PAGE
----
By Ines Kagubare
Updated November 11, 2022
China’s President Xi Jinping, center, sits after giving a speech during the opening ceremony of the 20th National Congress of China’s ruling Communist Party in Beijing, Sunday, Oct. 16, 2022. The overarching theme emerging from China’s ongoing Communist Party congress is one of continuity, not change. The weeklong meeting is expected to reappoint Xi as leader, reaffirm a commitment to his policies for the next five years and possibly elevate his status even further as one of the most powerful leaders in China’s modern history. (AP Photo/Mark Schiefelbein)
The FBI is warning Democratic and Republican state parties that Chinese hackers are scouring their headquarters for vulnerable systems they could potentially hack ahead of the midterms, The Washington Post reported.
According to U.S. officials the Post spoke to, FBI agents in field offices have notified several Democratic and Republican headquarters across the country that they might be targets of potential Chinese hacking as the election approaches.
The officials, however, said that none of the political state parties have been hacked or breached.
“[This is] part of a larger move that the FBI isn’t waiting for the attack to occur,” a U.S. official told the Post.
Emma Vaughn, a spokesperson for the Republican National Committee (RNC), told The Hill in an email that the RNC is secure and has not been compromised.
“Cybersecurity remains a top priority for the entire Republican ecosystem, which is why we place a premium on ensuring our stakeholders have the necessary tools, resources, and training on best practices so that our Party remains protected and vigilant,” Vaughn said.
A Democratic National Committee official told the Hill that the DNC has been in contact with the FBI and that “there is no evidence that any systems have been compromised.”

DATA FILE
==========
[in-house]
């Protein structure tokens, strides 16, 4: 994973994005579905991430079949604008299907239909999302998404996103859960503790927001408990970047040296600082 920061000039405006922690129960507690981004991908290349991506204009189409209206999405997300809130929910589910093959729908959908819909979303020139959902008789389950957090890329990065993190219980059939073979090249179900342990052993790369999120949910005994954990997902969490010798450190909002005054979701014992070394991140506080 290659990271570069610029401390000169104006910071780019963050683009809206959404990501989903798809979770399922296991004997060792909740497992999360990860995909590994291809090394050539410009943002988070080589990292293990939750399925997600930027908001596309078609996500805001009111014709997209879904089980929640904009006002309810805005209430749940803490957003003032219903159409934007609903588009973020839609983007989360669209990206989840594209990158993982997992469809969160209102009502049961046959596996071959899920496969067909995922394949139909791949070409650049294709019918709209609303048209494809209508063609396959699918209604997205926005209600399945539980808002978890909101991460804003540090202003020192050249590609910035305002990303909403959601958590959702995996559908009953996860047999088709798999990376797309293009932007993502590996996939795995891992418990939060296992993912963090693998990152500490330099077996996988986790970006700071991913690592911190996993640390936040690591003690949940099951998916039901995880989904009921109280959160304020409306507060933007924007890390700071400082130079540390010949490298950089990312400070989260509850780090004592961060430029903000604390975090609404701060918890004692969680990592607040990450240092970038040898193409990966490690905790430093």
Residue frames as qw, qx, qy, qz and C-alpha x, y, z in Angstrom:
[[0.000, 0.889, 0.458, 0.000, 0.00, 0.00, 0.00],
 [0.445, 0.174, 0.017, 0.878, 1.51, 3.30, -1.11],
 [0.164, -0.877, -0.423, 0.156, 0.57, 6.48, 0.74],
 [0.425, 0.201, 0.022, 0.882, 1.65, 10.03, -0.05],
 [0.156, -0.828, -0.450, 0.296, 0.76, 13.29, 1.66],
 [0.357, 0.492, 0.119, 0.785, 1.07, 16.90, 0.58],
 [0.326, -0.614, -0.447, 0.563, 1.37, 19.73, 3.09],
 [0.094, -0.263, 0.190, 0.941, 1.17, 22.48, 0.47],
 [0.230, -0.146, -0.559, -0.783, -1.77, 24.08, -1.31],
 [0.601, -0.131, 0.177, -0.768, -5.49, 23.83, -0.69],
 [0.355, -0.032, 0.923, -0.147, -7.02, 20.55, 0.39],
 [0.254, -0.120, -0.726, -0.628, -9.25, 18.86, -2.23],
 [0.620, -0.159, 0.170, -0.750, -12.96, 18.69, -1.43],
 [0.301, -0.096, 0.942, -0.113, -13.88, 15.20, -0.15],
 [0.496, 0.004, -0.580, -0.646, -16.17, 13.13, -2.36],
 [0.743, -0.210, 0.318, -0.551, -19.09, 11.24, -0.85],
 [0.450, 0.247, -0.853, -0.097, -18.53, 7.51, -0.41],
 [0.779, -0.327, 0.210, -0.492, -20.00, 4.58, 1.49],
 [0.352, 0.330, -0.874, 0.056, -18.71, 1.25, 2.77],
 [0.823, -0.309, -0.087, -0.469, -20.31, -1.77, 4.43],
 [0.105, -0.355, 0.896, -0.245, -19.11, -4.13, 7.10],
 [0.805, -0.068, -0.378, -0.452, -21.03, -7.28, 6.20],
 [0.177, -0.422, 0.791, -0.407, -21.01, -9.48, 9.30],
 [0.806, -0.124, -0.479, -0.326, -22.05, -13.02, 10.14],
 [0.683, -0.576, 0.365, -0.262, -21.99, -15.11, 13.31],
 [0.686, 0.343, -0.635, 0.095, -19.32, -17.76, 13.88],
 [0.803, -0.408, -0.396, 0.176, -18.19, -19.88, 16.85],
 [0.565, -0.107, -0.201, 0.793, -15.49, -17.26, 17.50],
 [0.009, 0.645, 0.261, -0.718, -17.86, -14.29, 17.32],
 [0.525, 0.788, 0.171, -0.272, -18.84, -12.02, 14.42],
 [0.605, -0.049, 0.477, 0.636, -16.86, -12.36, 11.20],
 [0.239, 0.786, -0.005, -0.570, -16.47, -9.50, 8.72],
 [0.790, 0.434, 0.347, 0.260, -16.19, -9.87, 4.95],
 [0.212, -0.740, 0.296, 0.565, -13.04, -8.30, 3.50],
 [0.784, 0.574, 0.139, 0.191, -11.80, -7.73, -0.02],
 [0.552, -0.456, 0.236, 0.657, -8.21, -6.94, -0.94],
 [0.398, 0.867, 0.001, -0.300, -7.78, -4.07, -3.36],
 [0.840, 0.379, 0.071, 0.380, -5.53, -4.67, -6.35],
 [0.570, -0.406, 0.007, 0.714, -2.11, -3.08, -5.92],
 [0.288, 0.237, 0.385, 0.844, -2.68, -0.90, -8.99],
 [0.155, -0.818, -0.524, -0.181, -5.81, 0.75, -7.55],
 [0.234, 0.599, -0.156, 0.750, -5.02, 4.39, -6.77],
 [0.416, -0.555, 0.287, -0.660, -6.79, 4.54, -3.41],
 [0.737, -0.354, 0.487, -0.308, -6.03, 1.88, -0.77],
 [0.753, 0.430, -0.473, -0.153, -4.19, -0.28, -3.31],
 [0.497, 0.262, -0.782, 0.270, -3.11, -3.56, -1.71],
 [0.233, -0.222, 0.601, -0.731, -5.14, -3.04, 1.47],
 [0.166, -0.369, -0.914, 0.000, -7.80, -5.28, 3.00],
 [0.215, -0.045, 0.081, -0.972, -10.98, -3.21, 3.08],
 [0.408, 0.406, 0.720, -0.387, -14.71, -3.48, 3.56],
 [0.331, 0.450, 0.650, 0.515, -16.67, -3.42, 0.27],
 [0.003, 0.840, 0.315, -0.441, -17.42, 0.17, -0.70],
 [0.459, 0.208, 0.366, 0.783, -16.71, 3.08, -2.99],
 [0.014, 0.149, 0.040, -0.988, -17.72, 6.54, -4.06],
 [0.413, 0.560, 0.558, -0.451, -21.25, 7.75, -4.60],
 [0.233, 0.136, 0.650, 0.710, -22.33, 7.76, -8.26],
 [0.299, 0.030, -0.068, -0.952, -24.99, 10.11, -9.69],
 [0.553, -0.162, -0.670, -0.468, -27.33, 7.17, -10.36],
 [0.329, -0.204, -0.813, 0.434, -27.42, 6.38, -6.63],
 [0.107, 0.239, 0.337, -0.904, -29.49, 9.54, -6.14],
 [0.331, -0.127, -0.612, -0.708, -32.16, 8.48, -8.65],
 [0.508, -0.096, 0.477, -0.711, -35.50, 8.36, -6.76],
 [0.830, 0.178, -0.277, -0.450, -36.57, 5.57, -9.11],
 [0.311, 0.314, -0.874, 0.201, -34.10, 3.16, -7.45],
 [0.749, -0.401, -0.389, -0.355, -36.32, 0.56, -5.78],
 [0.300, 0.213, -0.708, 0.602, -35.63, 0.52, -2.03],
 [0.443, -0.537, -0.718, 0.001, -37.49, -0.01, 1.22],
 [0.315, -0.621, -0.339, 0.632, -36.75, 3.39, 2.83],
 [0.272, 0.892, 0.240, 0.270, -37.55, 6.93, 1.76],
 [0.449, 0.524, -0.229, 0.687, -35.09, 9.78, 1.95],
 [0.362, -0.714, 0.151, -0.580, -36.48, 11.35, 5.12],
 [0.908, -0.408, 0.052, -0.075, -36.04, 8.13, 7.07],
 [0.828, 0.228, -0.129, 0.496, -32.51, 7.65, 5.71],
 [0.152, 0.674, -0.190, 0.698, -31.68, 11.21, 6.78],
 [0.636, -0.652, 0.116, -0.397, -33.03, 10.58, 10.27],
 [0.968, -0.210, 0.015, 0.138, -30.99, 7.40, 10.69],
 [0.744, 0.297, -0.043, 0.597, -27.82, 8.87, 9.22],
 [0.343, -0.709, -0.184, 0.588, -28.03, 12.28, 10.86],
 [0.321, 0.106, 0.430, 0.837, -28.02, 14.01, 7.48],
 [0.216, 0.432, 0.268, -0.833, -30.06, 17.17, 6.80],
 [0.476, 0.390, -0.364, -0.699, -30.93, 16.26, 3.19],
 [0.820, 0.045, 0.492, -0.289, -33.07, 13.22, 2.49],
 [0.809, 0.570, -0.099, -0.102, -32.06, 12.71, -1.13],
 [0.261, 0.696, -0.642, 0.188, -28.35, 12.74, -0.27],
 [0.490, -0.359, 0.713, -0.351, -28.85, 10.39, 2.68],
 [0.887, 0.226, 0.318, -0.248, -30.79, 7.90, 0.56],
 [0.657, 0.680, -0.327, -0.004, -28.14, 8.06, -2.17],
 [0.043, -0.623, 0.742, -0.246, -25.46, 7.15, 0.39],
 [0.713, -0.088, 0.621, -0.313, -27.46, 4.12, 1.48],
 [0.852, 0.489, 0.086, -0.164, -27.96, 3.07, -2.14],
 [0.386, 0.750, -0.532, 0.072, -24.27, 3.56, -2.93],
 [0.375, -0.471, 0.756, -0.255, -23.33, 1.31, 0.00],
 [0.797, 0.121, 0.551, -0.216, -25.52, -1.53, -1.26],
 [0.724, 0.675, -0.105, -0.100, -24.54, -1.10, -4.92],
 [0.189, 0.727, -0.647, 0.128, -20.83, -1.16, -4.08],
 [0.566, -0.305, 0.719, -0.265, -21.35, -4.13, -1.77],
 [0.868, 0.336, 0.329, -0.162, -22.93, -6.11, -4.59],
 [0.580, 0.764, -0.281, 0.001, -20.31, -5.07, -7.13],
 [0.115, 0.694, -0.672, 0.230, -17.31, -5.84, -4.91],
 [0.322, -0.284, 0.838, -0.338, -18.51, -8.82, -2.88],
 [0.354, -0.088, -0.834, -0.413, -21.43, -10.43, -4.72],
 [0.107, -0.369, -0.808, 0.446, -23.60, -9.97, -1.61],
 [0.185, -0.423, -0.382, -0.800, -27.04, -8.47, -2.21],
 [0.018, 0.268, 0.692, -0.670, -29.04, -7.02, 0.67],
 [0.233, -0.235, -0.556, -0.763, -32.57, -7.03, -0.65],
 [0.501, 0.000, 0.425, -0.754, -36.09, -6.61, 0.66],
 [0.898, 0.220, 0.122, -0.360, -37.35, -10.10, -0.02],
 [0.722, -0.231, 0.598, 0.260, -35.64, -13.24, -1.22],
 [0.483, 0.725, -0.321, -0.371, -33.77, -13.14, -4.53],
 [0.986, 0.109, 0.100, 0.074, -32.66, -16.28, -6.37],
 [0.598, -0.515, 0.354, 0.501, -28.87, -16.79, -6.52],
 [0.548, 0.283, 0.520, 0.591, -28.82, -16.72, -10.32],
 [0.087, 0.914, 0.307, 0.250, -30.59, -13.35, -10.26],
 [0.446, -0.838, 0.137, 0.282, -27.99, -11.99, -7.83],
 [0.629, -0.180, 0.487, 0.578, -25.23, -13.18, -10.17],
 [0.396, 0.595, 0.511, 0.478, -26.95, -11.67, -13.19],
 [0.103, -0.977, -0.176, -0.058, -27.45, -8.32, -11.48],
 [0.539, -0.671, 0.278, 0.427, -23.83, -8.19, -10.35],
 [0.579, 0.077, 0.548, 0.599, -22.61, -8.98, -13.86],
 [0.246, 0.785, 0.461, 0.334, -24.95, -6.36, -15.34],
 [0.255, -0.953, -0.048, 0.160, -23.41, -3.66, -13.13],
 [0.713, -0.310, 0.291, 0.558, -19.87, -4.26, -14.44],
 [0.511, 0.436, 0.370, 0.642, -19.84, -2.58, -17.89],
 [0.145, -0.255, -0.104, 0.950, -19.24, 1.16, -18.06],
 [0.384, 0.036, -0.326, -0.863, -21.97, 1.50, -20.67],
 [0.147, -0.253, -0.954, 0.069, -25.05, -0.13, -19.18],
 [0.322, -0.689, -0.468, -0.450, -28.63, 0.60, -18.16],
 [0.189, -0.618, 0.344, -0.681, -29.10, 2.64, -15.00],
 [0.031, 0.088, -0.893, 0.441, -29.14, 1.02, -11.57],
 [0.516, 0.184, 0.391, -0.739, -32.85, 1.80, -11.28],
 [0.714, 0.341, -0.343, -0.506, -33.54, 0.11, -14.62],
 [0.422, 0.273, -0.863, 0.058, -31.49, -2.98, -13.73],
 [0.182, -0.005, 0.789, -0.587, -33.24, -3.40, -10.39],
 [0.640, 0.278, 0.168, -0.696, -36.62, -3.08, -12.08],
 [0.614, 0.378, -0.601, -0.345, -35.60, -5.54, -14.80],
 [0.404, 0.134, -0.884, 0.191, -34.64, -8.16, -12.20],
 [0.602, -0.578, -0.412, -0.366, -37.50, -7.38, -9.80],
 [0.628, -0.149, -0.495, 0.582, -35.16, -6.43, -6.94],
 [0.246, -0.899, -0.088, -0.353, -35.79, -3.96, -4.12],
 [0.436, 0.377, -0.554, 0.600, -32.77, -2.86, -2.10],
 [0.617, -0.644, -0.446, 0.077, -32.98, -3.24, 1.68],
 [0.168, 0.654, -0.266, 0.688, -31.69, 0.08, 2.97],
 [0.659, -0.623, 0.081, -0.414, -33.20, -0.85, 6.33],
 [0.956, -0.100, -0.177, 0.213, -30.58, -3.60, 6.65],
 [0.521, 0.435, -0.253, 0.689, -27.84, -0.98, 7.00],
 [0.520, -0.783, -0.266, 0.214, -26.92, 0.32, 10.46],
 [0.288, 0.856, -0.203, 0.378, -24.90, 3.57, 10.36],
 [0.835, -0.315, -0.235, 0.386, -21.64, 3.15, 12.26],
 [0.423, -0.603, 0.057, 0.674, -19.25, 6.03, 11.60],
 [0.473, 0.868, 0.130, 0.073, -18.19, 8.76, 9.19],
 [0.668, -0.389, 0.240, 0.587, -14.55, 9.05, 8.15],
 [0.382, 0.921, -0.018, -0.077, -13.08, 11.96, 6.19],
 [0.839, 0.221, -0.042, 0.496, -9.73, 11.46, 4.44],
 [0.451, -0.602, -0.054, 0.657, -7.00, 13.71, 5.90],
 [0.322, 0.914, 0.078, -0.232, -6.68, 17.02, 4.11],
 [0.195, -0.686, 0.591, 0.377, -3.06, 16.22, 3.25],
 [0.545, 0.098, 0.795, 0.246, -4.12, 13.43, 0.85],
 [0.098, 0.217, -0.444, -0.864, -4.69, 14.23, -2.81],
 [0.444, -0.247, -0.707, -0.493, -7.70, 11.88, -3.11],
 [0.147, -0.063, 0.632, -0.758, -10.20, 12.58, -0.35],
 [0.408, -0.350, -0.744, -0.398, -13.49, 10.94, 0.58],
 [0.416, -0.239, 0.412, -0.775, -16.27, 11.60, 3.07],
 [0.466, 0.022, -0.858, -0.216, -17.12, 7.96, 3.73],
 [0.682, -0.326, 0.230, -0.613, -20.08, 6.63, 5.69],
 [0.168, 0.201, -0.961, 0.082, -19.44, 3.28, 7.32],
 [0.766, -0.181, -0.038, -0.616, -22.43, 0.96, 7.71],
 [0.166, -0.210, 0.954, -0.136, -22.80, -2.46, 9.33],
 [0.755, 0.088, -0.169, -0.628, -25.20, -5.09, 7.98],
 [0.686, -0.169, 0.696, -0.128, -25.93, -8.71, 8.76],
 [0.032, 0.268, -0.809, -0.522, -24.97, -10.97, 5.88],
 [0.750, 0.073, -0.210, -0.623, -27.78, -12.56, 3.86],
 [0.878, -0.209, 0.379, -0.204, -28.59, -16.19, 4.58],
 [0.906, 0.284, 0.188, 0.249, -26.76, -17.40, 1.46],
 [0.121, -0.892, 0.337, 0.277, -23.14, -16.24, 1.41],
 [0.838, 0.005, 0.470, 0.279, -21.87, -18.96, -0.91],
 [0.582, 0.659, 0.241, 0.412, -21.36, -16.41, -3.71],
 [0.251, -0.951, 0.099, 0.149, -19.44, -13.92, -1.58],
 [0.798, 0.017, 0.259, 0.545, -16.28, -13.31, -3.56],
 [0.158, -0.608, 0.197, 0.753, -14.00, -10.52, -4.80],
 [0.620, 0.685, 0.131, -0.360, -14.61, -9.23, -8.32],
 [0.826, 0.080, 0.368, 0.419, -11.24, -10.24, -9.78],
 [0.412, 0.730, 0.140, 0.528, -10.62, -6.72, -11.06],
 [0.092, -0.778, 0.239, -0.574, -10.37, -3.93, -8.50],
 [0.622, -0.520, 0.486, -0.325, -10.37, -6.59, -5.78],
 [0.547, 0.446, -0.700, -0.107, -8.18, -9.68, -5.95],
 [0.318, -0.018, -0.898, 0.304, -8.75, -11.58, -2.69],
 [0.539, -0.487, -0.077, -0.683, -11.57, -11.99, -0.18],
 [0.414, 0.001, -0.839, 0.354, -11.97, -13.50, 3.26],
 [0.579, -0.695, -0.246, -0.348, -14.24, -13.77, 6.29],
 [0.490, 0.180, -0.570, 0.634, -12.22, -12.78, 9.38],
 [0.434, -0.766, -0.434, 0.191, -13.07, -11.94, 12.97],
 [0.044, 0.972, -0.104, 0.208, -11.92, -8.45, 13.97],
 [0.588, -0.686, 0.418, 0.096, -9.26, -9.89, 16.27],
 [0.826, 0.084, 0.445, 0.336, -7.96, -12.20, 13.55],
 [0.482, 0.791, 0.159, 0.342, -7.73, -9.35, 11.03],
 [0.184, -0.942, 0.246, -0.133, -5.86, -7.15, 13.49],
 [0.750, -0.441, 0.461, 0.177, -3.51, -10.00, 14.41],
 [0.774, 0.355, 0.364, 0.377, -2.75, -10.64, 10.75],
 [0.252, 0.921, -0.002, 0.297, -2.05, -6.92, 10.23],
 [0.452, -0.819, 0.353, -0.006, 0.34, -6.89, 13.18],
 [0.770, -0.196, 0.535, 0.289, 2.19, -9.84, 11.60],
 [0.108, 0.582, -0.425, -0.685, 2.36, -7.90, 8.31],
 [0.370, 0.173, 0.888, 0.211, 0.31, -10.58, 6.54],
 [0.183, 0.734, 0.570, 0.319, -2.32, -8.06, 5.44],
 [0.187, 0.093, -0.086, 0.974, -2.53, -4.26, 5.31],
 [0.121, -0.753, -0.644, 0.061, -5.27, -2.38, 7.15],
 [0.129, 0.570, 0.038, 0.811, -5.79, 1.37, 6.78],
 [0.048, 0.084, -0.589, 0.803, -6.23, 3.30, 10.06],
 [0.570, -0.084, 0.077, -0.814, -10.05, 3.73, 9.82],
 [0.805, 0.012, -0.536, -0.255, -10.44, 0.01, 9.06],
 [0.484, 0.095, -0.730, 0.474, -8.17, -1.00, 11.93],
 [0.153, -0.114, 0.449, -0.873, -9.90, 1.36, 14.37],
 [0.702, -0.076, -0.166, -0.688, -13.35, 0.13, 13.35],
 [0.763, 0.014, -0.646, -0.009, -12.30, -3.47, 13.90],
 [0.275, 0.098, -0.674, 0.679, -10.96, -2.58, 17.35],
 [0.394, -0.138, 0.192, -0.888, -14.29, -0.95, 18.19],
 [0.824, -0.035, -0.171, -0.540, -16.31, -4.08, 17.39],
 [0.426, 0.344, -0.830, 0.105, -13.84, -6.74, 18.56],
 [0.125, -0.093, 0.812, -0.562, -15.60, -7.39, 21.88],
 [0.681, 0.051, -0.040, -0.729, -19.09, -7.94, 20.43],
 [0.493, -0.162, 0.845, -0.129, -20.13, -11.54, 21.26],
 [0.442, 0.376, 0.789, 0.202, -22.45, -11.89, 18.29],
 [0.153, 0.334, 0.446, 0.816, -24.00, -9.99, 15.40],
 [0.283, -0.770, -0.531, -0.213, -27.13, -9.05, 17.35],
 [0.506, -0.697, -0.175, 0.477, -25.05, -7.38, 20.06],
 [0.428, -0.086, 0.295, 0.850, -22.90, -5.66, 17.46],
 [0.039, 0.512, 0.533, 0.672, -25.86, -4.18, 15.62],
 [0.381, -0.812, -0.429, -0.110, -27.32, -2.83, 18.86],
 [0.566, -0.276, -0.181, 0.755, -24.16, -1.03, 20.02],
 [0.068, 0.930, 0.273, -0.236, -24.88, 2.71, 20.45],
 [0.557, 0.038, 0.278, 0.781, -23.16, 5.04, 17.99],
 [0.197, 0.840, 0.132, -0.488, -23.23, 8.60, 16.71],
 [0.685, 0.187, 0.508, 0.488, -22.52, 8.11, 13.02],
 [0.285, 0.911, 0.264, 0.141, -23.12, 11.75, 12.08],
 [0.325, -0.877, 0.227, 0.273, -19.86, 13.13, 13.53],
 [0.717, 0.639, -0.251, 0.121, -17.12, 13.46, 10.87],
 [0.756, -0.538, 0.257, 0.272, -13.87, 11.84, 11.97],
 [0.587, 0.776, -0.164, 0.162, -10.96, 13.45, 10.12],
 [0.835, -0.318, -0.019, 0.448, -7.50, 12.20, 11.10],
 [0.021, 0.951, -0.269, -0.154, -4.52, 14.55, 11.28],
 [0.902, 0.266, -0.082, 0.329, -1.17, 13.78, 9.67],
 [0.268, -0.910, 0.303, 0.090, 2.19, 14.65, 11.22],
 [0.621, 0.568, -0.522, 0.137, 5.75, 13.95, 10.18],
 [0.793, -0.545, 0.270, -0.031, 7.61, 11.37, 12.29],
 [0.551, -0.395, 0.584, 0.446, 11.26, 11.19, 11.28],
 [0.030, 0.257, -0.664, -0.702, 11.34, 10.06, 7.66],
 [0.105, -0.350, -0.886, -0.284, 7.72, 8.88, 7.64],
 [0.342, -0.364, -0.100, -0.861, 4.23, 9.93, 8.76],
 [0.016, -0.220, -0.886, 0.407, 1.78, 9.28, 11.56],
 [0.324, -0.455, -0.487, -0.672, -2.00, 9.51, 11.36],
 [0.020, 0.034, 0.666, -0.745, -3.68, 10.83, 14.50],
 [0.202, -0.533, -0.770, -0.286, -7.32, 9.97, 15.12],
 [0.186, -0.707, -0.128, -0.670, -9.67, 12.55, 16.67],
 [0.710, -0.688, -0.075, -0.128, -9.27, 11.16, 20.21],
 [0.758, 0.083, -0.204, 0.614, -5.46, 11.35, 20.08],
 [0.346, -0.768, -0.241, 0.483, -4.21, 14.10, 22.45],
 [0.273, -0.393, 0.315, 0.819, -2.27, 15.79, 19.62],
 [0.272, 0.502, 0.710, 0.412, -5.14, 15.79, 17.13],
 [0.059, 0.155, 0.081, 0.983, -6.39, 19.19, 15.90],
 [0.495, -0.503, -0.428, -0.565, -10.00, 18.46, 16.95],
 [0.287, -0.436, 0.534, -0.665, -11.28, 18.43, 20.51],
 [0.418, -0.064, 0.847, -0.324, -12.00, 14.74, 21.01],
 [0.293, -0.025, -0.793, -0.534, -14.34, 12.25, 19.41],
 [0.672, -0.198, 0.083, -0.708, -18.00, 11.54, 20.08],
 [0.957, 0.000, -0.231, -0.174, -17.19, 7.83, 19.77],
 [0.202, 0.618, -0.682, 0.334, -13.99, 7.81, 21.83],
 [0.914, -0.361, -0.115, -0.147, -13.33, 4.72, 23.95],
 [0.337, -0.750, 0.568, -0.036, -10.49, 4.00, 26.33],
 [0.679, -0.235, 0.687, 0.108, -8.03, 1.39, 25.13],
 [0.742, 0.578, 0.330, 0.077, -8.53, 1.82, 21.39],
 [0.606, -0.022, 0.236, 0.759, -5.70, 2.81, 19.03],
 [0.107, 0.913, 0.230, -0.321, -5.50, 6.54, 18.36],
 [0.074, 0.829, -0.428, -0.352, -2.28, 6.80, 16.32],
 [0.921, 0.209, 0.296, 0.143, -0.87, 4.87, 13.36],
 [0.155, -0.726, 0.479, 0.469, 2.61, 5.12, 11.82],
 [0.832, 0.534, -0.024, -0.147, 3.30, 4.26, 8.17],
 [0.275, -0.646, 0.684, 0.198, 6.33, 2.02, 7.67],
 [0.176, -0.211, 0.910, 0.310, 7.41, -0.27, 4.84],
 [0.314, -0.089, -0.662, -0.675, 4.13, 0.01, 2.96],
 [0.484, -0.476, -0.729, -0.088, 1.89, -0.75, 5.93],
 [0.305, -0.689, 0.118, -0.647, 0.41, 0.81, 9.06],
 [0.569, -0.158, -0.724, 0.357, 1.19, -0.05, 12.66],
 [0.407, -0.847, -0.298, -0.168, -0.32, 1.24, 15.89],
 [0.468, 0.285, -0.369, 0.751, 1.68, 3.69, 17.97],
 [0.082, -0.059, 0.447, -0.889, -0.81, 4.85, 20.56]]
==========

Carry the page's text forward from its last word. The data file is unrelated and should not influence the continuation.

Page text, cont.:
U.S. officials have repeatedly said that they are not aware of any credible or specific threats that would compromise or disrupt the election system.
Earlier this month, the FBI and the Cybersecurity and Infrastructure Security Agency released a joint advisory that said any attempts to compromise the election system are “unlikely” to cause large-scale disruptions or prevent voting.
The agencies also said that any attempts to manipulate votes at scale will be detected and thwarted.
A recent report from cybersecurity firm Recorded Future said that China’s state-sponsored groups are likely conducting “malign influence operations” targeting U.S. voters in an attempt to further divide the country along party lines ahead of the midterms elections.
The report also said that China will likely retaliate in the U.S. midterms as a response to House Speaker Nancy Pelosi’s (D-Calif.) visit to Taiwan in August.
“China likely views electoral interference and voter influence ahead of the US midterm elections as an appropriate response to the US’s perceived interference with Taiwan,” the report read.
The visit was strongly condemned by the Chinese Ministry of Foreign Affairs, which said the trip “gravely undermines peace and stability” will have “a severe impact on the political foundation of China-U.S. relations.”
Taiwan’s defense ministry and presidential office were hit with cyberattacks the week Pelosi visited the island. Although it’s unclear who was behind the cyberattacks, some experts blamed Chinese activist hackers.
The FBI declined to comment on the matter. The Hill also has reached out to the Democratic National Committee for comment.
This story was updated at 1:25 p.m.